R6bn needed to fight cholera

NO ALTERNATIVE: These pupils from Mampuru village in Sekhukhune, Limpopo, quench their thirst despite warnings from school officials not to drink tap water until it has been tested for cholera. 11/02/09. Pic. Alex Matlala. © Sowetan.
NO ALTERNATIVE: These pupils from Mampuru village in Sekhukhune, Limpopo, quench their thirst despite warnings from school officials not to drink tap water until it has been tested for cholera. 11/02/09. Pic. Alex Matlala. © Sowetan.

Alex Matlala

Alex Matlala

The Sekhukhune district municipality in Limpopo needs about R6 billion for the supply of clean water and sanitation to its 1,3million people in order to fight the spread of cholera.

The epidemic has claimed the lives of 11 people and left 29 others in a critical condition in hospitals since last month.

So serious is the situation that the area's mayoral car was recently stoned by mourners at a funeral of a villager who died of cholera.

The ward councillor's house was also burnt down by the same group after they accused her of doing nothing about the deadly disease.

Authorities believe the lack of clean water and sanitation in villages exacerbated the spread of the desease.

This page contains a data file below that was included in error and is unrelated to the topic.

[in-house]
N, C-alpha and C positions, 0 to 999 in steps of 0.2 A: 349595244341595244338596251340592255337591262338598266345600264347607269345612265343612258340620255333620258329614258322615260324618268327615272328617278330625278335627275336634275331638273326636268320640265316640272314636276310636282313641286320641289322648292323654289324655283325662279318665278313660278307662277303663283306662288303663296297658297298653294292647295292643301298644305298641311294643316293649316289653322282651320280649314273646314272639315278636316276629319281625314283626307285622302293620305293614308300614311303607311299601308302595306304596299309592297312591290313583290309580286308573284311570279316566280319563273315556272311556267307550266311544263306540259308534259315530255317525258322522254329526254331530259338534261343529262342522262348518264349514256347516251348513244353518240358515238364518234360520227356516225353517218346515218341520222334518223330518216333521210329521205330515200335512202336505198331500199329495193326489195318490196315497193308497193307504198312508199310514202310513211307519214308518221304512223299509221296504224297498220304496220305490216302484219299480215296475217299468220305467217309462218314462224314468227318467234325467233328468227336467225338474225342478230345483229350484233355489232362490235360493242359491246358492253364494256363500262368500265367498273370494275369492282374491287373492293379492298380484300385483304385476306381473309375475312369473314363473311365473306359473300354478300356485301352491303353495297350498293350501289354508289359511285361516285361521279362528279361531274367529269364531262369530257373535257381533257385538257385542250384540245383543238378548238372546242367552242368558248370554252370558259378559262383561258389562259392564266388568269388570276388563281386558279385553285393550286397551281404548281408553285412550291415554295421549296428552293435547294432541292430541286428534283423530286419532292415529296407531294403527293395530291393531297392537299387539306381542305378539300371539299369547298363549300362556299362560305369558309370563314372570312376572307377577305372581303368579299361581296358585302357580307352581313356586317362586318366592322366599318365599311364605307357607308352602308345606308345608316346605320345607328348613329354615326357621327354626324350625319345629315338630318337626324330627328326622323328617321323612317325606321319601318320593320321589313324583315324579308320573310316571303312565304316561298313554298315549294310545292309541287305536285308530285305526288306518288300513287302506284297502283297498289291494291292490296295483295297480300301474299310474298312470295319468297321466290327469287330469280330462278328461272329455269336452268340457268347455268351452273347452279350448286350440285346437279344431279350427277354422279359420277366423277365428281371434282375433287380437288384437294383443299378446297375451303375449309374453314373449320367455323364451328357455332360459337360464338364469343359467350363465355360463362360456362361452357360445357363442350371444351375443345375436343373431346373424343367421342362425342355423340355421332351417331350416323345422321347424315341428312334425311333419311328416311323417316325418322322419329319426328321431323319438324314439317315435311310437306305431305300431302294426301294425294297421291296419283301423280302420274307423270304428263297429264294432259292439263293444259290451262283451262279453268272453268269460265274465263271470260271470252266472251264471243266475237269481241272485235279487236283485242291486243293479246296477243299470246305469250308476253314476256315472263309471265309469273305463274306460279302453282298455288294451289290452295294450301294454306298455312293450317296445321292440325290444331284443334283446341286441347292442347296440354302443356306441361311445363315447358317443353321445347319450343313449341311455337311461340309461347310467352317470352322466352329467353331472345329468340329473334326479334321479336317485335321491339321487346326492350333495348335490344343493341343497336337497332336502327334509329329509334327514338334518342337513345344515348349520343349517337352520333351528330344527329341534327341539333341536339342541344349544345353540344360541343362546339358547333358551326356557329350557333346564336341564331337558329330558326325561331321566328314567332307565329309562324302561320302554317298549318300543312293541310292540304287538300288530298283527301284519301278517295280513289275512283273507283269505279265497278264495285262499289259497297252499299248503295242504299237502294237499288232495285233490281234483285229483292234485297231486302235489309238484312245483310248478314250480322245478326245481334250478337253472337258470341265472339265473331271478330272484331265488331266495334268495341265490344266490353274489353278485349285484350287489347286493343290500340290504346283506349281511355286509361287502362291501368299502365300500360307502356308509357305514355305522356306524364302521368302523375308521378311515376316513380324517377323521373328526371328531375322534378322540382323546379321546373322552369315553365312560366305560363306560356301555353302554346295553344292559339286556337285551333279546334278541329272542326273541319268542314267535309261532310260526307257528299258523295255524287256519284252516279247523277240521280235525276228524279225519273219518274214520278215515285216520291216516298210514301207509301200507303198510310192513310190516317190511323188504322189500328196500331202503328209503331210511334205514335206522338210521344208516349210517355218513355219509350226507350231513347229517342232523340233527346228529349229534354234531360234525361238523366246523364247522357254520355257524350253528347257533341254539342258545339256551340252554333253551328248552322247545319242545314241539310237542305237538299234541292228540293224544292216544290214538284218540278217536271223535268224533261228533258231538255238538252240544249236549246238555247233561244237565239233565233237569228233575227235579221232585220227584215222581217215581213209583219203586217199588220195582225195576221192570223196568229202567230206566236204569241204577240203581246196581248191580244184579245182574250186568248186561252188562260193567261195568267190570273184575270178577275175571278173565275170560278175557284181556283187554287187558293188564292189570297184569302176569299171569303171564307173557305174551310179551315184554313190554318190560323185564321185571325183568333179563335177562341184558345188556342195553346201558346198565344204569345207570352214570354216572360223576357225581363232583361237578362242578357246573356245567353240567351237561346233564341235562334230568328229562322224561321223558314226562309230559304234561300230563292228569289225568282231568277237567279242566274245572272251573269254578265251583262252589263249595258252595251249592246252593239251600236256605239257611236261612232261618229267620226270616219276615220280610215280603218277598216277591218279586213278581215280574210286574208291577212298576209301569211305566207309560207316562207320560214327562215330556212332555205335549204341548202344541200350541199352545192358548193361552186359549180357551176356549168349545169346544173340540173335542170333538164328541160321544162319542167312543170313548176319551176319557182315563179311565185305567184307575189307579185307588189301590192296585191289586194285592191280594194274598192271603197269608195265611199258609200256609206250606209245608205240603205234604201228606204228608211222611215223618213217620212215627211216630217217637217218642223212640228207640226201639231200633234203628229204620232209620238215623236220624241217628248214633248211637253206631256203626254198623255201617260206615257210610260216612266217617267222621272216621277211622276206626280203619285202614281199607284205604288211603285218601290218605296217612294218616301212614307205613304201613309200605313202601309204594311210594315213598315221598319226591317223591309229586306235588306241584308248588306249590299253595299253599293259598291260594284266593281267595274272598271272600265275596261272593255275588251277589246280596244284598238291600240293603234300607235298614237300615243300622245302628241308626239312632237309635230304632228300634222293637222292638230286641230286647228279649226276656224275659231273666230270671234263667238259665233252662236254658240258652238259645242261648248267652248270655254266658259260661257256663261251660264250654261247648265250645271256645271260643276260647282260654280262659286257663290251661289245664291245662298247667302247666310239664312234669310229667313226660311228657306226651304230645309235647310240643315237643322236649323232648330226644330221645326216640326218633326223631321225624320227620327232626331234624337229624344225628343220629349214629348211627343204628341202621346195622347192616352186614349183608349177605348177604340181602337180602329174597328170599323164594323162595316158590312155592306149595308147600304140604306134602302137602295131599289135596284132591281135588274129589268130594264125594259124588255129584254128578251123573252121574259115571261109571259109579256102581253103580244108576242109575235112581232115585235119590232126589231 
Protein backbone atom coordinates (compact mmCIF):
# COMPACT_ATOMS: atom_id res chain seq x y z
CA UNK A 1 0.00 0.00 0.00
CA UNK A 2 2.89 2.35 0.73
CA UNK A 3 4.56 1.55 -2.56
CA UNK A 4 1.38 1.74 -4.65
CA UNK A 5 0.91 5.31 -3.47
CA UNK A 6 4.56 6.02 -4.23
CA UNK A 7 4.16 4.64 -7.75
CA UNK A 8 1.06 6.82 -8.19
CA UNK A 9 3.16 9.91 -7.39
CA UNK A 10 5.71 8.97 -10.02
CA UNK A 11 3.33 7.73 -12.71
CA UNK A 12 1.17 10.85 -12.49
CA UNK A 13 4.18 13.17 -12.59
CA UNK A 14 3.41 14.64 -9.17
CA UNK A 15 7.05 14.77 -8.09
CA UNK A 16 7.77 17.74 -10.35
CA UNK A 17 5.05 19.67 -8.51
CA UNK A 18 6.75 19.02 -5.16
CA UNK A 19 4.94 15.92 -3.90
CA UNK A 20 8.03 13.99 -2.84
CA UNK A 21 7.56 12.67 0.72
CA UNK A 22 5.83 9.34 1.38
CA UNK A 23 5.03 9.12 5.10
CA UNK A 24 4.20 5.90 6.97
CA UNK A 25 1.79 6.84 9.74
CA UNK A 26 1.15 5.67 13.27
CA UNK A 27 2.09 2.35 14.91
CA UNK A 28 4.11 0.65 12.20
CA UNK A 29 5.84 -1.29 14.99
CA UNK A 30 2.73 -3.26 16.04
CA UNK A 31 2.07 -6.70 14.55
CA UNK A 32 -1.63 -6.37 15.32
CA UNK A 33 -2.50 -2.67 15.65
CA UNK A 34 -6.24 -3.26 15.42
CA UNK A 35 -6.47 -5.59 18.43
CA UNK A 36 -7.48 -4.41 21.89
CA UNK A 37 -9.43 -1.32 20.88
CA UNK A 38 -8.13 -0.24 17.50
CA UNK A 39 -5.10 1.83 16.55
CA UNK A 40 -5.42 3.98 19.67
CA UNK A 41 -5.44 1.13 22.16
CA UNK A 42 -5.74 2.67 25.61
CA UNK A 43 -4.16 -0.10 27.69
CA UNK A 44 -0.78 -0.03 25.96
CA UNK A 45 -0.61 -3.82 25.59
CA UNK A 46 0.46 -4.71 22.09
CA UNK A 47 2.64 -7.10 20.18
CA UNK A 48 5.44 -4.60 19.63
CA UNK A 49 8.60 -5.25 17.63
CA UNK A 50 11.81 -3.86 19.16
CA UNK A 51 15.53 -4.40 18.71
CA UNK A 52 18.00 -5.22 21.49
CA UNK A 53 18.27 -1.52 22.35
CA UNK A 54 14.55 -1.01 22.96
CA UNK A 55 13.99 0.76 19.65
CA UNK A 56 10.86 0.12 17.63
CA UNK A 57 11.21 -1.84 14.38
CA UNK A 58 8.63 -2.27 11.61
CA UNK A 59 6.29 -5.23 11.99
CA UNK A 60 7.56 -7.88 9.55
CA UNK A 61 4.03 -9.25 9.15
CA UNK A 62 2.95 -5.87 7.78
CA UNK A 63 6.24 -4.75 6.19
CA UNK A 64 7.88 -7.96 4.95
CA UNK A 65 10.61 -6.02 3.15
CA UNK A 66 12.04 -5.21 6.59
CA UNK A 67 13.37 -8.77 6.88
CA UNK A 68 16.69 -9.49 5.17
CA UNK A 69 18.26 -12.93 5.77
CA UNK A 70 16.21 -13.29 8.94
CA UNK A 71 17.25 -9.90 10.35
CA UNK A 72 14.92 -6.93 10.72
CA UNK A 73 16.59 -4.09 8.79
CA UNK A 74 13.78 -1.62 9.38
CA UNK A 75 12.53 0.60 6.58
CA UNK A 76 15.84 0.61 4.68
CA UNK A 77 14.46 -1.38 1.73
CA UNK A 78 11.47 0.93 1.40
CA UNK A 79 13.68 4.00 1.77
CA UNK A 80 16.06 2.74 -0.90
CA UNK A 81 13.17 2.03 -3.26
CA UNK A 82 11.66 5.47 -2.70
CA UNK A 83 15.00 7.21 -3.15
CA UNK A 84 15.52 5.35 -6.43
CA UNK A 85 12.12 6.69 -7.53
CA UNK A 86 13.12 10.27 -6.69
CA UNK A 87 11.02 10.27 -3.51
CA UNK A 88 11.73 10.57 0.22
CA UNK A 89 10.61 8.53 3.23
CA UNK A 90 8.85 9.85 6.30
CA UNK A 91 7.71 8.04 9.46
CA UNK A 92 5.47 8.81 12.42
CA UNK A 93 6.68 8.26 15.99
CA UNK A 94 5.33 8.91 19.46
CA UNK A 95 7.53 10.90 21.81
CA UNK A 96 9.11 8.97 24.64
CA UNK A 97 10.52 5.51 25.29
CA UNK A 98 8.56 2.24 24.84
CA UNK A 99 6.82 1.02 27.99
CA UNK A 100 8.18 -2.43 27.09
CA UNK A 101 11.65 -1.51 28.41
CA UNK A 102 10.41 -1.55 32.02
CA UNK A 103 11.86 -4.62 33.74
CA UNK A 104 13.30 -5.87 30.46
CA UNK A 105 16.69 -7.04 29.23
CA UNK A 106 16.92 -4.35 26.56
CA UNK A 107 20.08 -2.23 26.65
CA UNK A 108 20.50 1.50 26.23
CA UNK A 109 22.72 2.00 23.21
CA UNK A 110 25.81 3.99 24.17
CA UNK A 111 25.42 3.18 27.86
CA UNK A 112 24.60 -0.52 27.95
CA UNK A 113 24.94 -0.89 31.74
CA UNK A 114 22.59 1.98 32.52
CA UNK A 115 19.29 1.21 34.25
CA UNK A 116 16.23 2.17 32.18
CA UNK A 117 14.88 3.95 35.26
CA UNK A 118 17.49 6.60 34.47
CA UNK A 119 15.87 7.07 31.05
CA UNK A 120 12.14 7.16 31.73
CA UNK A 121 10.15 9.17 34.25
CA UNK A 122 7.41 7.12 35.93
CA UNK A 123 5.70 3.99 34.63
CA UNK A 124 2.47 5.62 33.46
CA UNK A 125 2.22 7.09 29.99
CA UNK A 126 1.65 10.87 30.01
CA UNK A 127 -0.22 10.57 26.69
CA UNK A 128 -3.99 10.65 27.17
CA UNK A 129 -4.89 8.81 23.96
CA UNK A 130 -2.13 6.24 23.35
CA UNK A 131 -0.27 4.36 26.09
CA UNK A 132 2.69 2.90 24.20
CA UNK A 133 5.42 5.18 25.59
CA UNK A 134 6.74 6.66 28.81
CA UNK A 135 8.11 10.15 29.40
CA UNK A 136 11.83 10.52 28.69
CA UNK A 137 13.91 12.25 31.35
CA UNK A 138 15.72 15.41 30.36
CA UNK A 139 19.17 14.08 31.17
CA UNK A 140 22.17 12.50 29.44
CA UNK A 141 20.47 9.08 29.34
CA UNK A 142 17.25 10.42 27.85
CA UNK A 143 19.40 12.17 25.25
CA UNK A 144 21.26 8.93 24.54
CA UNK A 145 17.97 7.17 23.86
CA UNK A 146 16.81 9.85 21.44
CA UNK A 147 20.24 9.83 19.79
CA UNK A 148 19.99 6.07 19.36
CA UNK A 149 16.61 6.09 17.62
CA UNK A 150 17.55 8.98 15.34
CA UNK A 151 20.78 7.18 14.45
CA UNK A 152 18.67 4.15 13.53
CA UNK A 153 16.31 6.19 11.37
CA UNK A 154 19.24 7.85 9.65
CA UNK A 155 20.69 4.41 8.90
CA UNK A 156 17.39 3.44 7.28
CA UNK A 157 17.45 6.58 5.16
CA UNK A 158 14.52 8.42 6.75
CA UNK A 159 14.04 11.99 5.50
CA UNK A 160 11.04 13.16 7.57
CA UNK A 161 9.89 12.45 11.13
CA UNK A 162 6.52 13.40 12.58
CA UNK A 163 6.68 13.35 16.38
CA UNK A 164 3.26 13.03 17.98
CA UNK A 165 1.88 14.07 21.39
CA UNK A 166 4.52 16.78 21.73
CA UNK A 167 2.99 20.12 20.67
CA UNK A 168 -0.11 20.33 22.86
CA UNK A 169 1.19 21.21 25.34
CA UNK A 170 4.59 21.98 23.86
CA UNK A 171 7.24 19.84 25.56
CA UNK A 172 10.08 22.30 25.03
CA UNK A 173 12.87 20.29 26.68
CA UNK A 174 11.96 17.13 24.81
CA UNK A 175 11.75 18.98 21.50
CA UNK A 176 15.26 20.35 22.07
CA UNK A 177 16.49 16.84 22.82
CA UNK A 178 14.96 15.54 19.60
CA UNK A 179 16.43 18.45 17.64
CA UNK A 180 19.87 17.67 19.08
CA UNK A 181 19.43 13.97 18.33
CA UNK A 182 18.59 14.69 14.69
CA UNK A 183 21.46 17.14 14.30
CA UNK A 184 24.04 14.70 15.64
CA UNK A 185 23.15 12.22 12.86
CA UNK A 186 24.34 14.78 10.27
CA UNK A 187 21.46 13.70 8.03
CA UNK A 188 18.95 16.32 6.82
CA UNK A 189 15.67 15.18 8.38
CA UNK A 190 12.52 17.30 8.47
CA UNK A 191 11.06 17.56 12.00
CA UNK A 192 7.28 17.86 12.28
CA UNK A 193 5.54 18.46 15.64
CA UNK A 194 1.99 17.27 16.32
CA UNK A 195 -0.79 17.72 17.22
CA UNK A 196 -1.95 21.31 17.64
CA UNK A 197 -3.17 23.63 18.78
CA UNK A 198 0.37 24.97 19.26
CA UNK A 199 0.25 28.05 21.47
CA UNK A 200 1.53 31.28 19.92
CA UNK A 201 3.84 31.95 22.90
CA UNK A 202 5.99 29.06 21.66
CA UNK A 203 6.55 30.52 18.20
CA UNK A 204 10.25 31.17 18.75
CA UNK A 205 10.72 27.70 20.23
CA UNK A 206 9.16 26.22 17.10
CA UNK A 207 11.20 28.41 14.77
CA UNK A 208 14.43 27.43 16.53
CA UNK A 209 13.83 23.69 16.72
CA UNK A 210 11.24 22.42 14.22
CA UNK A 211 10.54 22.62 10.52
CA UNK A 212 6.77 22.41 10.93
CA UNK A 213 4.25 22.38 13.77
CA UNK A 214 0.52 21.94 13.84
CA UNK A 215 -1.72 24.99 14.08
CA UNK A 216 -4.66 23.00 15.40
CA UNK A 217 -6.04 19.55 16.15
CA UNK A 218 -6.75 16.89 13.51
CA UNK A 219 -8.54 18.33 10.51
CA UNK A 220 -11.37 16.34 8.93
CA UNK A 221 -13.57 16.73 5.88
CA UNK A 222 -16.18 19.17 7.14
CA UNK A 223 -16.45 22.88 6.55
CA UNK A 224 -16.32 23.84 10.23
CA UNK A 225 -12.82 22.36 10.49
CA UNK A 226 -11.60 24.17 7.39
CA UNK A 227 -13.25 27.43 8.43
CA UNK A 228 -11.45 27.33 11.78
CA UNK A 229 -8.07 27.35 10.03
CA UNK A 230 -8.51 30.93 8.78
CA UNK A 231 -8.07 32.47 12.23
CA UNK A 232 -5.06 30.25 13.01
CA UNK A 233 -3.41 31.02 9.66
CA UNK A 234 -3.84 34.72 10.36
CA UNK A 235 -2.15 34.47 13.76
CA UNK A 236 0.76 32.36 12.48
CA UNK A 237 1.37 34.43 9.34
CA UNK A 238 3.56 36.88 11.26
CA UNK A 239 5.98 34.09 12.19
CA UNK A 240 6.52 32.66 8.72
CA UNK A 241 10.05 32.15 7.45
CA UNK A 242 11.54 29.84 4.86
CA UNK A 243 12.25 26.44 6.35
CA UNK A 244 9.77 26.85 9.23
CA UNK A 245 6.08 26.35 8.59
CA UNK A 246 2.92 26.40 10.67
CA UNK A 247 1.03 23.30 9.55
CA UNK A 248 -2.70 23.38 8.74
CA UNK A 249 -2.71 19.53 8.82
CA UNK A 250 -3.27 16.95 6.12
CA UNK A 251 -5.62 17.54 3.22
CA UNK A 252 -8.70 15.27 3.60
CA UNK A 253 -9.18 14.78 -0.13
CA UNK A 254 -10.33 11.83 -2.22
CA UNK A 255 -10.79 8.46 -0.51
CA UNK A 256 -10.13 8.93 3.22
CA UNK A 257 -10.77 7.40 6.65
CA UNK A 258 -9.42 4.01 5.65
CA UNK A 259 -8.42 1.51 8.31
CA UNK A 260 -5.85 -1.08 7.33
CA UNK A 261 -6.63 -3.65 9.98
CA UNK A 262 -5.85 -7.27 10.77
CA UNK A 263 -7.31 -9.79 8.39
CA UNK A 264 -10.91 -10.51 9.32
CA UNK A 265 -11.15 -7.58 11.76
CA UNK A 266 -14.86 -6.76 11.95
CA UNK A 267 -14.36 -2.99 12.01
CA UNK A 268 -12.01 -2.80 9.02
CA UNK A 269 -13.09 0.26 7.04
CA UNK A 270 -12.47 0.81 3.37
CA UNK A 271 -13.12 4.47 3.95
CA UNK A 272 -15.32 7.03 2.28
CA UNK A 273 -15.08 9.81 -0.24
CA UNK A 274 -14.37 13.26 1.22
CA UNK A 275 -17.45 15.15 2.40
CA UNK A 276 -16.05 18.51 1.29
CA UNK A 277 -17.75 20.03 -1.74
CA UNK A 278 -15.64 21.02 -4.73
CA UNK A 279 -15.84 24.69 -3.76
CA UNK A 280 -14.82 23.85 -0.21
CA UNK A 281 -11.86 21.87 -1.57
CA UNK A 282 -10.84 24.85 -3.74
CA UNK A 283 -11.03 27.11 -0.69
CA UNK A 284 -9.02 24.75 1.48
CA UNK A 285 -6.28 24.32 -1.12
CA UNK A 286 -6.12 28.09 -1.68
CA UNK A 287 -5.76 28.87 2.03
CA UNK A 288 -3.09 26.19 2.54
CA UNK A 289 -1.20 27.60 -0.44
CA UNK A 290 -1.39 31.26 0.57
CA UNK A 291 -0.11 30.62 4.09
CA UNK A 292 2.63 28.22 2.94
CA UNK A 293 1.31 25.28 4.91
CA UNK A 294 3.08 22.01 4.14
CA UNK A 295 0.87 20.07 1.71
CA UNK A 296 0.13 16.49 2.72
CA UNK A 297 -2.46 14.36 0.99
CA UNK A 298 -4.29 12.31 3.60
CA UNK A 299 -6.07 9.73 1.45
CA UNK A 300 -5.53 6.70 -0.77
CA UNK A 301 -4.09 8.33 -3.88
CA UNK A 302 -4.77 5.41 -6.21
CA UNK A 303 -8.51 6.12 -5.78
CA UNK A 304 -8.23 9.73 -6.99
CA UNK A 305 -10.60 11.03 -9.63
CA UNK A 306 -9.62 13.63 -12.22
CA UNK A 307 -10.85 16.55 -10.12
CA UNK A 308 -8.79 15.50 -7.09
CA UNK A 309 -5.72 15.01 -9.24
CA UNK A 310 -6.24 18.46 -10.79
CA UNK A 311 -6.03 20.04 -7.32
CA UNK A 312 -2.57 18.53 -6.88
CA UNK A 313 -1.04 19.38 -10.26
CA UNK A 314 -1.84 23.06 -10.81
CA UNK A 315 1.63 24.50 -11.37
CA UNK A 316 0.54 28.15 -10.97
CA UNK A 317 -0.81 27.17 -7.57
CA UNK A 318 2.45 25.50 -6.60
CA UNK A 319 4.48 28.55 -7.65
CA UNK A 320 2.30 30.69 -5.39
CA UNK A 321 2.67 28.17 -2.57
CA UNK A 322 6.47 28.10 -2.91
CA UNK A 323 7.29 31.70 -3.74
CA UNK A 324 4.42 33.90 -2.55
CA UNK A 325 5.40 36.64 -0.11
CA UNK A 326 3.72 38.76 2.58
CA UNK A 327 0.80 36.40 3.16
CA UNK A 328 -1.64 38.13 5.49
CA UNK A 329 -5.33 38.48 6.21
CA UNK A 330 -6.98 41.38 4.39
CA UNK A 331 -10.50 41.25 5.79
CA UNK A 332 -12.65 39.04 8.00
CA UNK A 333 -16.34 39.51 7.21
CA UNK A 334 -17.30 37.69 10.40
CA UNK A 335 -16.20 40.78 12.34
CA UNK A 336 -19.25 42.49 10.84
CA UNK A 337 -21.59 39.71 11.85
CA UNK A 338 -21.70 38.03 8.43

Greater Sekhukhune District manager and ANC provincial spokesman Ishmael Kgetjepe said aboutR6billion was needed to improve the situation.

Kgetjepe said the shortage of toilets in rural areas often forced villagers to relieve themselves in the veld.

He said when it rained the excrement is washed into rivers, contaminating them.

Sowetan can reveal that Steelpoort and Lepelle rivers tested positive to cholera earlier this year.

Kgetjepe said about 79 percent of residents in Dennilton, Leeufontein and Jane Furse had toilets and running water, while only 47 percent of residents in Grobersdaal and Burgersfort had the same services.

Meanwhile, the greater Tubatse municipality, which is the hardest hit by cholera, has set aside R2million to revamp its waste water treatment plant and construct maturation ponds.

Technical services director Bruce Mhlaba said the ponds would be completed before the beginning of next month when the water flowing into the Steelpoort River would be free from cholera.

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